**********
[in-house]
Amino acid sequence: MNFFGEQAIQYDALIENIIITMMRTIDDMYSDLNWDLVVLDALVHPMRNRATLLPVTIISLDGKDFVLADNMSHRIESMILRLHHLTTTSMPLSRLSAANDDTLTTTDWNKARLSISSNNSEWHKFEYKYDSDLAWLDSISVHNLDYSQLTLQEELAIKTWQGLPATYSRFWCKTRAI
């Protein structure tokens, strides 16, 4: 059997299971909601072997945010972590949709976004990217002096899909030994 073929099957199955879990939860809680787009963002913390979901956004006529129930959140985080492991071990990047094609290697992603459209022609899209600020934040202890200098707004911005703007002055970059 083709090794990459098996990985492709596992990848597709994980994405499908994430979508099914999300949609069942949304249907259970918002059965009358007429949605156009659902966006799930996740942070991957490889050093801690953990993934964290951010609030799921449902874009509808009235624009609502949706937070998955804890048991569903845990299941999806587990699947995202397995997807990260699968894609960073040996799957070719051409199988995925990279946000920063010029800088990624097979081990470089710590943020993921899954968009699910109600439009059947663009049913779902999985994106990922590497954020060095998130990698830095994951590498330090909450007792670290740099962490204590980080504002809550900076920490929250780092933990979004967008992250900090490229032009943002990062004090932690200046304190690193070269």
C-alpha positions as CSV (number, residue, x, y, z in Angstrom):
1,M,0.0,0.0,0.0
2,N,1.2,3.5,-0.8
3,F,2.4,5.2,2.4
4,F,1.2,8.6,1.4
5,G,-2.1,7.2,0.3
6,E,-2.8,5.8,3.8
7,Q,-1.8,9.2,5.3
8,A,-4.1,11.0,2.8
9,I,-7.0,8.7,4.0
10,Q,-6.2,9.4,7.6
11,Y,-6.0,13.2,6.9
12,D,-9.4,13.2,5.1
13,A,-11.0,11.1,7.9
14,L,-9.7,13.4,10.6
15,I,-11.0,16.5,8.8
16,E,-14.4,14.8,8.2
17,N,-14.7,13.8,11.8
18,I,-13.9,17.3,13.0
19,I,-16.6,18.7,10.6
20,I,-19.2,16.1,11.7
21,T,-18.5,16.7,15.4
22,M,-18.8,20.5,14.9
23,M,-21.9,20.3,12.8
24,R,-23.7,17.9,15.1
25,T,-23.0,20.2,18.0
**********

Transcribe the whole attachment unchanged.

[in-house]
Amino acid sequence: MNFFGEQAIQYDALIENIIITMMRTIDDMYSDLNWDLVVLDALVHPMRNRATLLPVTIISLDGKDFVLADNMSHRIESMILRLHHLTTTSMPLSRLSAANDDTLTTTDWNKARLSISSNNSEWHKFEYKYDSDLAWLDSISVHNLDYSQLTLQEELAIKTWQGLPATYSRFWCKTRAI
């Protein structure tokens, strides 16, 4: 059997299971909601072997945010972590949709976004990217002096899909030994 073929099957199955879990939860809680787009963002913390979901956004006529129930959140985080492991071990990047094609290697992603459209022609899209600020934040202890200098707004911005703007002055970059 083709090794990459098996990985492709596992990848597709994980994405499908994430979508099914999300949609069942949304249907259970918002059965009358007429949605156009659902966006799930996740942070991957490889050093801690953990993934964290951010609030799921449902874009509808009235624009609502949706937070998955804890048991569903845990299941999806587990699947995202397995997807990260699968894609960073040996799957070719051409199988995925990279946000920063010029800088990624097979081990470089710590943020993921899954968009699910109600439009059947663009049913779902999985994106990922590497954020060095998130990698830095994951590498330090909450007792670290740099962490204590980080504002809550900076920490929250780092933990979004967008992250900090490229032009943002990062004090932690200046304190690193070269």
C-alpha positions as CSV (number, residue, x, y, z in Angstrom):
1,M,0.0,0.0,0.0
2,N,1.2,3.5,-0.8
3,F,2.4,5.2,2.4
4,F,1.2,8.6,1.4
5,G,-2.1,7.2,0.3
6,E,-2.8,5.8,3.8
7,Q,-1.8,9.2,5.3
8,A,-4.1,11.0,2.8
9,I,-7.0,8.7,4.0
10,Q,-6.2,9.4,7.6
11,Y,-6.0,13.2,6.9
12,D,-9.4,13.2,5.1
13,A,-11.0,11.1,7.9
14,L,-9.7,13.4,10.6
15,I,-11.0,16.5,8.8
16,E,-14.4,14.8,8.2
17,N,-14.7,13.8,11.8
18,I,-13.9,17.3,13.0
19,I,-16.6,18.7,10.6
20,I,-19.2,16.1,11.7
21,T,-18.5,16.7,15.4
22,M,-18.8,20.5,14.9
23,M,-21.9,20.3,12.8
24,R,-23.7,17.9,15.1
25,T,-23.0,20.2,18.0